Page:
In my opinion, hanging the bag is always preferable to putting it on a stand (and cheaper). Main reason is as you've said - gives you the option to move around the bag 360 degrees. If it's going in your garage and you have exposed rafters, hanging it will be no problem at all.

Very helpful article, thanks a lot.

I do wing chun kung fu and we fill our bags up with maple peas, this will give you the extra weight and simulates the human head and upper body extremely well, we get ours from an animal feed place, something to do with fishing I think.

Nice article thanks alot.
Helped us all alot find out about the equipment and what not. also plan to get a heavy bag for my husband. Probably a 80lb should do good.

hey i have a punching bag that has a zipper and its filled with shredded fibers and stuff but i was wondering if its ok to remove that and add sand or something that would make it heavier and harder?
im a beginner and would appreciate the help thanks

It kind of depends on the bag. If the stitching is strong enough, then you could fill it with sand or something heavier, but if the stitching isn't great, you could end up with sand all over your floor.

Another thing to consider is that sand doesn't make a great filler. It packs down and your bag will be so hard it will be like punching cement - not good for your hands. It's even worse if there is any humidity where you live. It is far better to fill it with wood pellets, rubber shavings, or something similar that doesn't pack and doesn't hold water. Other option, of course, is to just buy a heavier bag.

The idea that you need to toughen up your hands by punching walls/trees/cement is nonsense - you'll just damage them, so don't turn your bag into something that will injure you in the long run. It needs to be able to absorb some of the shock.

I just bought a 70lbs Ringside Powerhide Heavy Bag likewise, but the bag is the #1 rated product. I also workout at home and choose the 70lbs bag instead of the 100lbs I guess because it's cheaper. The bag had 2 in foam and filled because I don't know what to do with an unfilled heavy bag that's like buying an empty sack. Anyway I am going workout at home too.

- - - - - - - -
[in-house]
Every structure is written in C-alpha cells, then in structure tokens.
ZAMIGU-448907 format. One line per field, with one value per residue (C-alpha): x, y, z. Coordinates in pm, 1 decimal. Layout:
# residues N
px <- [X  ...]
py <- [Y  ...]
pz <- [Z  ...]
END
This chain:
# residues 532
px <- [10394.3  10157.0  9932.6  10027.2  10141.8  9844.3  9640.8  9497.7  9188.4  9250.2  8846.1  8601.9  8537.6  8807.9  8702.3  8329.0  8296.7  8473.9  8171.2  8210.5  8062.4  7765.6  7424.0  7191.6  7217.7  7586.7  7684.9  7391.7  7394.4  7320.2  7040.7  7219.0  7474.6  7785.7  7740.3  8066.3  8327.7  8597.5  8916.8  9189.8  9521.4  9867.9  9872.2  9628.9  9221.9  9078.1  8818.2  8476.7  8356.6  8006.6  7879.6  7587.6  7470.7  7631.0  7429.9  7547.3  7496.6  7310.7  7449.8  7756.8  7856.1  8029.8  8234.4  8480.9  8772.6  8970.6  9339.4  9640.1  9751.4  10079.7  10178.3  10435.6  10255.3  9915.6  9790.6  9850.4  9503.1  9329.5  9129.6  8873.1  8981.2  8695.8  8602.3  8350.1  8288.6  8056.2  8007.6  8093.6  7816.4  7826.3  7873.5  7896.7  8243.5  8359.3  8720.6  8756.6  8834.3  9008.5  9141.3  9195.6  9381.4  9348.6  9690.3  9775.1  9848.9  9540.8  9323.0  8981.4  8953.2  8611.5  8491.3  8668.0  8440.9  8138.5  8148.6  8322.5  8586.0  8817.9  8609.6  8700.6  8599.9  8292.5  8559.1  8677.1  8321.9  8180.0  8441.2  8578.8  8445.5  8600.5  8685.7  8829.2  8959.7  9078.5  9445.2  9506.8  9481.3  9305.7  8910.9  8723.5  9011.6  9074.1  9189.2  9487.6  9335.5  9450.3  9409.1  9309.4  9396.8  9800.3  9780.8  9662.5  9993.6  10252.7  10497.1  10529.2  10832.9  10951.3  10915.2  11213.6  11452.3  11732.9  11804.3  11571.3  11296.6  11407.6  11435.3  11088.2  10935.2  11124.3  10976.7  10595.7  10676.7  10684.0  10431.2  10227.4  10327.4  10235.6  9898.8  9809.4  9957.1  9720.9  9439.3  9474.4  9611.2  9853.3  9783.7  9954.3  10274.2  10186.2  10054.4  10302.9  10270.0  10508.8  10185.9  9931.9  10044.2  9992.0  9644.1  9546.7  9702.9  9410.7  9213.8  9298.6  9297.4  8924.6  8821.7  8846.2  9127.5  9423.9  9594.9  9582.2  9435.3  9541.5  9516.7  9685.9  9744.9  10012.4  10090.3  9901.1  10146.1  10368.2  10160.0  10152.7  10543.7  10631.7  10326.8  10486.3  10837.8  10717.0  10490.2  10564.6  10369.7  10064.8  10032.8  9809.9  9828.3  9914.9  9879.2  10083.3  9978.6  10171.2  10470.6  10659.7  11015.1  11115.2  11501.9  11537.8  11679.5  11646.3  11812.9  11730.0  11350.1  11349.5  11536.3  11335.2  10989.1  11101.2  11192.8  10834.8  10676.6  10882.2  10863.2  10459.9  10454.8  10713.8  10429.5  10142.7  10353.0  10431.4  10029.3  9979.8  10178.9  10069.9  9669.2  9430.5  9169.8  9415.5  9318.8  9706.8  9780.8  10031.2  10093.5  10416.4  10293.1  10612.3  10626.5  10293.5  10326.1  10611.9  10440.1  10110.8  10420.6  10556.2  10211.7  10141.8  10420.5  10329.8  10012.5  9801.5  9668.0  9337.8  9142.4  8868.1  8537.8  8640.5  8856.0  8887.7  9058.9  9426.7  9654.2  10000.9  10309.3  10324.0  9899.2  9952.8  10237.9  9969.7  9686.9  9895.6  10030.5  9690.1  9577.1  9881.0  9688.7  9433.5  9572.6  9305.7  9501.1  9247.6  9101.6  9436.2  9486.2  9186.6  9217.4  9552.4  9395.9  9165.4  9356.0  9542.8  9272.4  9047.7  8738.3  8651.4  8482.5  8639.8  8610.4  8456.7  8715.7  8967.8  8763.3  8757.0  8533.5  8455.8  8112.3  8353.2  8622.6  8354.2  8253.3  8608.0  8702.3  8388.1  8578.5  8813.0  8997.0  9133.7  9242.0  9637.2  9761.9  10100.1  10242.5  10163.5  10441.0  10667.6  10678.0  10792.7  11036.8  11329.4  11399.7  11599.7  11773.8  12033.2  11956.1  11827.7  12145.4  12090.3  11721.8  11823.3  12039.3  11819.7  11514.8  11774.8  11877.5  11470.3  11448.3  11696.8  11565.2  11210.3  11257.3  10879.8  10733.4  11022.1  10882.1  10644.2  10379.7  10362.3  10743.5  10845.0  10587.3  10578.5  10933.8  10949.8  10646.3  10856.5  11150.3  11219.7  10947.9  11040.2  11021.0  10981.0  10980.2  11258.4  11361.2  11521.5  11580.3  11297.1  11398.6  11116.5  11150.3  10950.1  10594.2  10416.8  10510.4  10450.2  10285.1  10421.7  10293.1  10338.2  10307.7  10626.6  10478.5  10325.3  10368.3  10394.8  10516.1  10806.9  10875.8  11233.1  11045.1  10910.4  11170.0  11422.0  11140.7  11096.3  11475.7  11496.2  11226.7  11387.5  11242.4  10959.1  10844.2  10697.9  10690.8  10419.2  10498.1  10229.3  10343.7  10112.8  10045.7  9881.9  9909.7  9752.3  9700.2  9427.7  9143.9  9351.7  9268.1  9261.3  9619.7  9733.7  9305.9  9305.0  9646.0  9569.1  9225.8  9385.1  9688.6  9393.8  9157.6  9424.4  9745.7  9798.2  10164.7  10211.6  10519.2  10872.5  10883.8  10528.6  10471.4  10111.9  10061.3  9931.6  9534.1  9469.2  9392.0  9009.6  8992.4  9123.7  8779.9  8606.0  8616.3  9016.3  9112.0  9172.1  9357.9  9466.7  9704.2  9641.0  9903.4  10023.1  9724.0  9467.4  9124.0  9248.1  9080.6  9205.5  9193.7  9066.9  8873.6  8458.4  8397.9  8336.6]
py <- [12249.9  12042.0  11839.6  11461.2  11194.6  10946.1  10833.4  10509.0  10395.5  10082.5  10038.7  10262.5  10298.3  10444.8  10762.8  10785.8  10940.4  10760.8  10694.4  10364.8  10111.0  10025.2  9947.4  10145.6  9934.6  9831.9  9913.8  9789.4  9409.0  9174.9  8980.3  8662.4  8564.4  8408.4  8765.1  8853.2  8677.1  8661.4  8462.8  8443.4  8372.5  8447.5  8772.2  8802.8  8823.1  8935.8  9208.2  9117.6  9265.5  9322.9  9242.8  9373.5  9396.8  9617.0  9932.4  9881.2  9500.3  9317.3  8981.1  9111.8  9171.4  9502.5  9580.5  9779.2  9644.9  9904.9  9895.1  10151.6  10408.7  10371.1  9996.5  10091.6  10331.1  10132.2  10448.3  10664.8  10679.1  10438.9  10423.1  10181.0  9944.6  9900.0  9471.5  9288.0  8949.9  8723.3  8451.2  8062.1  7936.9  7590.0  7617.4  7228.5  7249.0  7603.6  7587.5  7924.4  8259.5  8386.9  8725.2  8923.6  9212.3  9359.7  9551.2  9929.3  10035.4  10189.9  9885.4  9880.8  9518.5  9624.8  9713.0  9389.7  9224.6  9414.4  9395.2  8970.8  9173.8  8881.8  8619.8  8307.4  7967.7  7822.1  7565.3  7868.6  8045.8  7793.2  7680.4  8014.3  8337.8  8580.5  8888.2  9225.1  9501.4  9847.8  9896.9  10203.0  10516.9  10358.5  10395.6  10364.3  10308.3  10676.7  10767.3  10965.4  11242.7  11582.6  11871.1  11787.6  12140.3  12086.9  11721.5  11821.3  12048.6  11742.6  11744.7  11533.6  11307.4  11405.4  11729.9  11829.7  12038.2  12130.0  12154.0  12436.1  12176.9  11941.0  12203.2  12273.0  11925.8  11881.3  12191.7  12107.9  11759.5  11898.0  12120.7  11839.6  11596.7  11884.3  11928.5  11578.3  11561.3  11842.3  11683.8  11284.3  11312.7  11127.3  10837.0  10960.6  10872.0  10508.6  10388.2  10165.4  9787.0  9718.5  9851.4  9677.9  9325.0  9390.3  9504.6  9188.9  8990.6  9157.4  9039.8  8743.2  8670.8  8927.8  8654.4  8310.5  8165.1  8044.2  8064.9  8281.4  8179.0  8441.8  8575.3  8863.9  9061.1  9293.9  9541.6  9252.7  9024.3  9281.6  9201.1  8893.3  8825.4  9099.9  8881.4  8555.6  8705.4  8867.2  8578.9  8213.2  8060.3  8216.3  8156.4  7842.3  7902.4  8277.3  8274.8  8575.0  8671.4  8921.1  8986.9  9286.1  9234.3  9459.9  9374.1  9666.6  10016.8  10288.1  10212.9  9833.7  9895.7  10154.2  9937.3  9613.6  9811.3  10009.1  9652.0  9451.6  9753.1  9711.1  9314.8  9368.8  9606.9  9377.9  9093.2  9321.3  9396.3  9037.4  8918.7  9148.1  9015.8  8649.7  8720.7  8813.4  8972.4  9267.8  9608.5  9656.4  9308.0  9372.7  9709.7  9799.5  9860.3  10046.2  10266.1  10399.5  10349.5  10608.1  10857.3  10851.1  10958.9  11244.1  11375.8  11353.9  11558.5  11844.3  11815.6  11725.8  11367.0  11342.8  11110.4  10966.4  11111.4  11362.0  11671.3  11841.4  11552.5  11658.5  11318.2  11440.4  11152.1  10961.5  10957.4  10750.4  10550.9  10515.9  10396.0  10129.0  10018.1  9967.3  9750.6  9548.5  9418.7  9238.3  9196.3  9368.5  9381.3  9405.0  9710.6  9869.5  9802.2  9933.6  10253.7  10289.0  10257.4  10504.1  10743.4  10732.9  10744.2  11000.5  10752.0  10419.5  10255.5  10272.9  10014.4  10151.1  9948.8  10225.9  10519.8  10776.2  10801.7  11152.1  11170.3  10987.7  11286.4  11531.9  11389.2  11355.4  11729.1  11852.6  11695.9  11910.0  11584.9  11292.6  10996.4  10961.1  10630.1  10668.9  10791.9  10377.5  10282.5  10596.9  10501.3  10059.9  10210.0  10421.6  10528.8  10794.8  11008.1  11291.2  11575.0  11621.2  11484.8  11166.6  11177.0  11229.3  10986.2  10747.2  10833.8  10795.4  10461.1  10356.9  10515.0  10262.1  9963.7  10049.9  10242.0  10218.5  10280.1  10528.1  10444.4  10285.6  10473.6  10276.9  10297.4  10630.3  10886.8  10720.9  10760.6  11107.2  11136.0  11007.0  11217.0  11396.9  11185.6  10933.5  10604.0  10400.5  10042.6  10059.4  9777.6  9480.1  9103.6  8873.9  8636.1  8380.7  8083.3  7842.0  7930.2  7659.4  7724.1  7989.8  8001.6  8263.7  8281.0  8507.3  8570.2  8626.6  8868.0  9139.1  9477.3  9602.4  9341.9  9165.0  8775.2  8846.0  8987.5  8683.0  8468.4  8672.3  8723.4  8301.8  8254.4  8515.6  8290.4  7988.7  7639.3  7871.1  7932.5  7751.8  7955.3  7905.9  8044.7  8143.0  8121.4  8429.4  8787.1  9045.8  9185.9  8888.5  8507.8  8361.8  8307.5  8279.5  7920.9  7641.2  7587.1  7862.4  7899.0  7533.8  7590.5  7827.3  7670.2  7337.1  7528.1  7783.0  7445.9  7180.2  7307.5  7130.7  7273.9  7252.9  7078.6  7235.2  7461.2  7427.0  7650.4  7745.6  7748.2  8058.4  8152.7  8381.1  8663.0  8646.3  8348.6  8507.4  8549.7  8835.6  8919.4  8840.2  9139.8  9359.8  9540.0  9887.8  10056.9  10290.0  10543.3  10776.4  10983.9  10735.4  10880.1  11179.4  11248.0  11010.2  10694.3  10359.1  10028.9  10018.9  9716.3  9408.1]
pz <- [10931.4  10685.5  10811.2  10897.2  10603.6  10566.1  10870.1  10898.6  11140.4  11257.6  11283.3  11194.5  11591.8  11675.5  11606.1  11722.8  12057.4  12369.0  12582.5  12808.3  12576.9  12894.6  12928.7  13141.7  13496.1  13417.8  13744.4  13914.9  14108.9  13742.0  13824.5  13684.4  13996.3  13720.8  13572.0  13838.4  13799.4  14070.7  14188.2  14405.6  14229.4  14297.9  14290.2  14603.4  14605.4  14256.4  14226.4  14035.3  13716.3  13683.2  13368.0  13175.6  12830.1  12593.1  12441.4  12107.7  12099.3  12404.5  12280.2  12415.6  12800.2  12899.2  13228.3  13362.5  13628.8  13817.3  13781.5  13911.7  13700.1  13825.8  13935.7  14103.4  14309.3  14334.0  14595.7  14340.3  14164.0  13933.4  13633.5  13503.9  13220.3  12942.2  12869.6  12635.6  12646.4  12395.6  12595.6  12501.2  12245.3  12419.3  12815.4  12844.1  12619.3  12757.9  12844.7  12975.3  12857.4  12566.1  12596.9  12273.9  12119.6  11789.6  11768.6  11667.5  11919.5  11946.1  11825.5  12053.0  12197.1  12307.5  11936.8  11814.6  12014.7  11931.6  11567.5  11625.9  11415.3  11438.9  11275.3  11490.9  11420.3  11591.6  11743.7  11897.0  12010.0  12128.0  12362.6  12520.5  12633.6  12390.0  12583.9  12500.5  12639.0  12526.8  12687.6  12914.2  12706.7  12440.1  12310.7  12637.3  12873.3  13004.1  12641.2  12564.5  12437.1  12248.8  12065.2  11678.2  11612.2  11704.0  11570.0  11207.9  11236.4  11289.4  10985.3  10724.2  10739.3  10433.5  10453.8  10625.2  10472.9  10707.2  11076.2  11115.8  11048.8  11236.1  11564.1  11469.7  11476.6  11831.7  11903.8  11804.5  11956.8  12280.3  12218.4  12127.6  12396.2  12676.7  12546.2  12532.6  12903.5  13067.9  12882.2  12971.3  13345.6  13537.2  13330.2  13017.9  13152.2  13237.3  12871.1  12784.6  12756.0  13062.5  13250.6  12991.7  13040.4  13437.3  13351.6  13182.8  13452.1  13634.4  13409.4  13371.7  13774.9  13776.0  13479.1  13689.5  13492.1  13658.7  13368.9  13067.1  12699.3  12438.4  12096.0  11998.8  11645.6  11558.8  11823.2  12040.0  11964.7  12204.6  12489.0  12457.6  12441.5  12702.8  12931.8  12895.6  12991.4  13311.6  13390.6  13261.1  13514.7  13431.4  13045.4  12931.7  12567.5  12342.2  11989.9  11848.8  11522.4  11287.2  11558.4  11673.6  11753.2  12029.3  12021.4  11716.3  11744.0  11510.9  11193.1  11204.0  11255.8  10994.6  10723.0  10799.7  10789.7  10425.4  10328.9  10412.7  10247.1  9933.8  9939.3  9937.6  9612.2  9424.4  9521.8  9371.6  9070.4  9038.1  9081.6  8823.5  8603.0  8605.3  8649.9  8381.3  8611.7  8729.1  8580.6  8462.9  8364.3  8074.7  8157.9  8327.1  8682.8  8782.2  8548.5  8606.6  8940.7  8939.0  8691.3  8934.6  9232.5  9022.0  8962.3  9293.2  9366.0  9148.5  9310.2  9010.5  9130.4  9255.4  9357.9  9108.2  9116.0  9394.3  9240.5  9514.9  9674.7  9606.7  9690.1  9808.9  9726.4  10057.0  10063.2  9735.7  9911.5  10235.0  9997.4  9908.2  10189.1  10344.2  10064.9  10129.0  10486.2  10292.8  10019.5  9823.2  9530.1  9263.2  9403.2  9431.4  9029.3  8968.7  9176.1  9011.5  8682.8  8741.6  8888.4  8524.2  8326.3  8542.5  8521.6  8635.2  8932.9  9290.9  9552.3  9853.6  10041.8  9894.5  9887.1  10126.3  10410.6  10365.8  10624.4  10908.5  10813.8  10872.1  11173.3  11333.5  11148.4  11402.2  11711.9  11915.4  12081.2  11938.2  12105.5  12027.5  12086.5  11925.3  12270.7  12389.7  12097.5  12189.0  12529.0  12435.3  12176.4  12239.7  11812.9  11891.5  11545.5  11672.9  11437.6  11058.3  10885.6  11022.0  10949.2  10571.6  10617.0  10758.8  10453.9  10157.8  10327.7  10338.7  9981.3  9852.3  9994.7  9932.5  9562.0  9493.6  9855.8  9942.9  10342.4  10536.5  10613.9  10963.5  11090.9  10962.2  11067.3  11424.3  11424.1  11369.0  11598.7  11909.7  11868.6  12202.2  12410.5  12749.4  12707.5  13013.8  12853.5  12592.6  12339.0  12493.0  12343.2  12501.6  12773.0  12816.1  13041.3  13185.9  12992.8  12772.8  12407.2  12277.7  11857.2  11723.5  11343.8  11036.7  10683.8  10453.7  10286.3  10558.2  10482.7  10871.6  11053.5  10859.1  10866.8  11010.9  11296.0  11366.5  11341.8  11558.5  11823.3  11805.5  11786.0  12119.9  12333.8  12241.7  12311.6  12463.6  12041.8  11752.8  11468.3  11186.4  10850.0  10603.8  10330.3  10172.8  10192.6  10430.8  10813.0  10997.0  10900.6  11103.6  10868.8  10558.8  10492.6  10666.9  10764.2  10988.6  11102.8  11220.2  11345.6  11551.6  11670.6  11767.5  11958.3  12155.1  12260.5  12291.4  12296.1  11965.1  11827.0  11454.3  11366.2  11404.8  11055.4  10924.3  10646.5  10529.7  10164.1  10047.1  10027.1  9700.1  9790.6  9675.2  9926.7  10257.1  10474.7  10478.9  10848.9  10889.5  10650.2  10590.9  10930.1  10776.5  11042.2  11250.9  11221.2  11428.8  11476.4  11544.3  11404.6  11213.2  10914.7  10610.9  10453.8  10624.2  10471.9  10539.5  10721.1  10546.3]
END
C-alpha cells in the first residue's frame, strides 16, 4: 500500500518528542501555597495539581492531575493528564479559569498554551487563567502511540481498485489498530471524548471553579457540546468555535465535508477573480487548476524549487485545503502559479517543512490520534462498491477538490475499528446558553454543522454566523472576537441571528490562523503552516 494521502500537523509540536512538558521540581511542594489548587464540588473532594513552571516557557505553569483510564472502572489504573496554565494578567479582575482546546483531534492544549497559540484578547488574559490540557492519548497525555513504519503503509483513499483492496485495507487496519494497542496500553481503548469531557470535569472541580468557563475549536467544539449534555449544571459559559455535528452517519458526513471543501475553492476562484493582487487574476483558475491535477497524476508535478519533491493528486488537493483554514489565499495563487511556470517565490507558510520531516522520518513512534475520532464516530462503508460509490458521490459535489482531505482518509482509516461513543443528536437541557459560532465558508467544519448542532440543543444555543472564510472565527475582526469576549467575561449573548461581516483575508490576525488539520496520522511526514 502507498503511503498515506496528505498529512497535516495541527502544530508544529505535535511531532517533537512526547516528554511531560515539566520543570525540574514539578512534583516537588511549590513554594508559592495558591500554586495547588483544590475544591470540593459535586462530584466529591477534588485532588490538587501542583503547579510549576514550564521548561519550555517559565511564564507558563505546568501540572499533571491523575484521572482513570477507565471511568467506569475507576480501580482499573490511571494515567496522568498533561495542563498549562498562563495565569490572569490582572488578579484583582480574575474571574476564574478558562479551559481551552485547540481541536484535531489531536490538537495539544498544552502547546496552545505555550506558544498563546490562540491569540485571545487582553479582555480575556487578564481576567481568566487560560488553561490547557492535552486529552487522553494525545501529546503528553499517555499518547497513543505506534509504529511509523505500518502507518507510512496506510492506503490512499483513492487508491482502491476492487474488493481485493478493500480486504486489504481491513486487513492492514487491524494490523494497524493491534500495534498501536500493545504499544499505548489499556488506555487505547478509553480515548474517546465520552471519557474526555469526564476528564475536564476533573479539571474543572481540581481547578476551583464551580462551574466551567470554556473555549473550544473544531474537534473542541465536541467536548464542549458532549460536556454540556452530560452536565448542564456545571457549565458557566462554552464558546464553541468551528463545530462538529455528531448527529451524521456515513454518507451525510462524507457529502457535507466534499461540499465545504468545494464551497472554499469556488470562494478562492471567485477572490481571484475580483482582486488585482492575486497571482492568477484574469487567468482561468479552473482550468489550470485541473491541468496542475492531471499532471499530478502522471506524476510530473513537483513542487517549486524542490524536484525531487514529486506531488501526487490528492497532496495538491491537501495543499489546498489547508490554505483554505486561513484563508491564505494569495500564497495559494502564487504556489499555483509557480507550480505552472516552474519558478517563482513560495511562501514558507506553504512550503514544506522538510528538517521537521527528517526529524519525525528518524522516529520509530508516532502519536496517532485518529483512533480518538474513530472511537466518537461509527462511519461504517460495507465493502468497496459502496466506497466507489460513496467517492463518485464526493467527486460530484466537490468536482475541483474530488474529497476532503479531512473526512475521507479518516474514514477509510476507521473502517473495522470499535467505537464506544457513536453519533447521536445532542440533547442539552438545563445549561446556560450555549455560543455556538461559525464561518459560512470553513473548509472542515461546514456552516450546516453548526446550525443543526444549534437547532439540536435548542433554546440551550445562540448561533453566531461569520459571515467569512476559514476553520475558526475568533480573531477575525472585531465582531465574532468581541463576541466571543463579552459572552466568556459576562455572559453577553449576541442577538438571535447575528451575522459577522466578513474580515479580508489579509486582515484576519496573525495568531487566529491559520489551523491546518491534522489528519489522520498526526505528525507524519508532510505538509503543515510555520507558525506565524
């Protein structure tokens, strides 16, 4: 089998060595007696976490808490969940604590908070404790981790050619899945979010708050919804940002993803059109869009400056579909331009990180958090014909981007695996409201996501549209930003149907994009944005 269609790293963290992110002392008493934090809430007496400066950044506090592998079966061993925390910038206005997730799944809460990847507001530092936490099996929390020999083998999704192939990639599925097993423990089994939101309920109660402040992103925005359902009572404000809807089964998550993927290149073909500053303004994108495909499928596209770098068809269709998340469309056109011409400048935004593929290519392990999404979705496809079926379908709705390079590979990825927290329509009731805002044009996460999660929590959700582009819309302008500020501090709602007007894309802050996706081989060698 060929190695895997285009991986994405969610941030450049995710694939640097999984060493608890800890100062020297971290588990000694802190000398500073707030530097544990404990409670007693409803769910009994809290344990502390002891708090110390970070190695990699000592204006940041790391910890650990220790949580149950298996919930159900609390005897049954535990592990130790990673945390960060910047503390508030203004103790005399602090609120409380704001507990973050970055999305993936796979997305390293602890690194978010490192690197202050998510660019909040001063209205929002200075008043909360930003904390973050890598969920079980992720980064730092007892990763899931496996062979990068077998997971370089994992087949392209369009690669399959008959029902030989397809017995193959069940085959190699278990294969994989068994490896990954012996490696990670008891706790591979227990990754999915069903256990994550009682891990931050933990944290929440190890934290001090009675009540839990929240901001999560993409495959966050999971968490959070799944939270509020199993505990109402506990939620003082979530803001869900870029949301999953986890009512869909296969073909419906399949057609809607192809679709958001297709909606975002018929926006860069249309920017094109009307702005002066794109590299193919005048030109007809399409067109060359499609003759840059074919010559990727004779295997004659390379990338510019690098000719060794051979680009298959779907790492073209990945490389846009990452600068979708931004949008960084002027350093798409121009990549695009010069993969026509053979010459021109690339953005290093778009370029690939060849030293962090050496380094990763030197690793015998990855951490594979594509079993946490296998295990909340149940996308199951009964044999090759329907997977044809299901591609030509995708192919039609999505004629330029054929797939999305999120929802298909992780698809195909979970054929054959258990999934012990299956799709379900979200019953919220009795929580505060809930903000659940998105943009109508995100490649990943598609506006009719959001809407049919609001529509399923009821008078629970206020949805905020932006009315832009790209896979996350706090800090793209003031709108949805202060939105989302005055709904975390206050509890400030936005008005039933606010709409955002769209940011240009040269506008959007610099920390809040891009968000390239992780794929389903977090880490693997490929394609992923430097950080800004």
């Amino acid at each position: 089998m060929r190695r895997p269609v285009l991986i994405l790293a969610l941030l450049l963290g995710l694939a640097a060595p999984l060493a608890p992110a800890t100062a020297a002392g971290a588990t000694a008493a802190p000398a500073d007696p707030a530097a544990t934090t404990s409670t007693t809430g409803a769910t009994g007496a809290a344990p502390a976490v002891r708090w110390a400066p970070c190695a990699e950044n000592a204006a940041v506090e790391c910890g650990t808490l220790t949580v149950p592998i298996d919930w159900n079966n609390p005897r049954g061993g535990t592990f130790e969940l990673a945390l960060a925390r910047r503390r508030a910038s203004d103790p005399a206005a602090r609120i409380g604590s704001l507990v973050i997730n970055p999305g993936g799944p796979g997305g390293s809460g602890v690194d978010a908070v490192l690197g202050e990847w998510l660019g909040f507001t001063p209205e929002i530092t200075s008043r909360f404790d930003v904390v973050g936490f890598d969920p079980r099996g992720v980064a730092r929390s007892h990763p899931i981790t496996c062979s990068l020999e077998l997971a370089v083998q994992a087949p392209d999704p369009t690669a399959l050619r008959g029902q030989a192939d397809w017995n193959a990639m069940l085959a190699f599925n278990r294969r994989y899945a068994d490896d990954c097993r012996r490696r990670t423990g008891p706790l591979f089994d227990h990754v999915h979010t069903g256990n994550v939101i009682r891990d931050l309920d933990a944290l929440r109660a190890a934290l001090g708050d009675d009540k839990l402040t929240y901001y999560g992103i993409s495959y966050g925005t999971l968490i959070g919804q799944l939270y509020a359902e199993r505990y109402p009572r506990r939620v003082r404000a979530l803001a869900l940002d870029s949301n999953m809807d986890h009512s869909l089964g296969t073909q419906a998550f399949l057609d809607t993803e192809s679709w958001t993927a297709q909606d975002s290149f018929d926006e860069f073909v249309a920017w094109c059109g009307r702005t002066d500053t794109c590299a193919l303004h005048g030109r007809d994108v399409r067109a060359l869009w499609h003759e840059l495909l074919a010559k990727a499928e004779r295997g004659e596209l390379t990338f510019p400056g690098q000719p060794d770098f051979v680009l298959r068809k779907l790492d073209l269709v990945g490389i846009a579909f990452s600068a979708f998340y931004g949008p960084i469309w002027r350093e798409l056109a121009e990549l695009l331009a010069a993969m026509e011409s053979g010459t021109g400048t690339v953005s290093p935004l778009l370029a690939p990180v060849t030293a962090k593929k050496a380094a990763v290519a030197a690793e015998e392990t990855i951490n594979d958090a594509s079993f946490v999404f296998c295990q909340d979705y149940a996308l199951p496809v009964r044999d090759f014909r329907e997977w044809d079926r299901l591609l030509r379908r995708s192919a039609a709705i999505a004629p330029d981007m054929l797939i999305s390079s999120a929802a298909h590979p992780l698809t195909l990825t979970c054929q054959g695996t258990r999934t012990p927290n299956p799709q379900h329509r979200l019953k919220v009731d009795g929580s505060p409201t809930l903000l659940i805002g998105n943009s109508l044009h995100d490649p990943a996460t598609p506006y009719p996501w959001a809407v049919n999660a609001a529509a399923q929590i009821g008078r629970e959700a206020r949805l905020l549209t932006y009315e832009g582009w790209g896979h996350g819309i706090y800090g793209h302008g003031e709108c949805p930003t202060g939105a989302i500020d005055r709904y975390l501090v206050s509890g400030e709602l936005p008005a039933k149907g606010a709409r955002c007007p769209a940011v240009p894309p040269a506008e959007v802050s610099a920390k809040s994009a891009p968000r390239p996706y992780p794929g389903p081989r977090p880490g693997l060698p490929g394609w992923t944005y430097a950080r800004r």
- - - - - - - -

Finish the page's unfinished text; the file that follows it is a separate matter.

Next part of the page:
thanks for the guidance. I've been looking into getting a heavy bag, but I don't know how heavy is "heavy enough." I'm a girl, first of all, and I'm only about 5'5'' 140lbs. I've done some kickboxing, and I wanted to be able to hit things at home. I can't imagine I need a 100lb bag...but do you think 50lbs is too small?

I do think a 50lb bad would be too small for you. To be honest a 75lb bag is the minimum I'd recommend to anyone. Even though you're only 5'5" and 140lbs, you can still generate a significant amount of power with proper technique. It is much more satisfying being able to hit something that will stay relatively stable and offer some resistance rather than swing wildly. Considering you're also looking to kick it, I think a 50lb bag would just be too light.

Great article with very helpful guidelines that I used while shopping for a heavy bag. Ultimately, I purchased an Everlast 70lb Platinum Heavy Bag (with gloves, mounting brackets, and workout DVD) that was on sale today for $60.00 Dick's Sporting Goods. The bag is double-ended and constructed of Nevatear fabric. Normally, this bag would be a little too light for me since I am 5'10" and weigh 165lbs. However, I believe it will work perfectly as a 'dual purpose' bag. In this respect, I am going to attach it to the ceiling joist of my garage utilizing a 150lb heavy bag spring at the top and a bungee cord at the bottom for increased stability and resistance. This will be my standard set-up for regular workouts. Then, when I want to practice on a 'moving' target, I am going to capitalize on the it's relatively light weight by disconnecting the bungee cord at the bottom so it can actually 'swing' and move around more freely.

are there wall mounts that allow you to hang a bag in the corner- say three feet from the walls on either side? There is an open space like this in my garage and I would struggle getting a proper ceiling mount- plus I don't want the family complaining about the house shaking. Are there professional installers for this type of thing? I would hate to screw it up. Thanks for the info

To be honest, I have not come across any mounts specifically for the corners of rooms. Most would probably use a corner stand which would probably meet your aims. There are a number of them to look at on this page: Heavybag Stands. There is a heavy duty corner stand at Title.

The other option I could think of would be to have a carpenter come by and build you a frame in the corner that would allow you to attach a wall mount such as the TKO Wall Mount. I figure some kind of board that cuts across the corner to which you could attach this would probably work. Only downside is that you wouldn't be able to move around the bag 360 degrees. That's not all bad as it forces you to move in two directions rather than always circling one way.

In regards to professional installers, I'm sure any decent carpenter/handyman would be able to hang it for you so it's done properly. Unless you're building a custom setup, ceiling, joist, wall mounts are all pretty straight forward.

Hope that helps a bit.

Your site is very informative, there are not many sites like this one concerning heavy bags.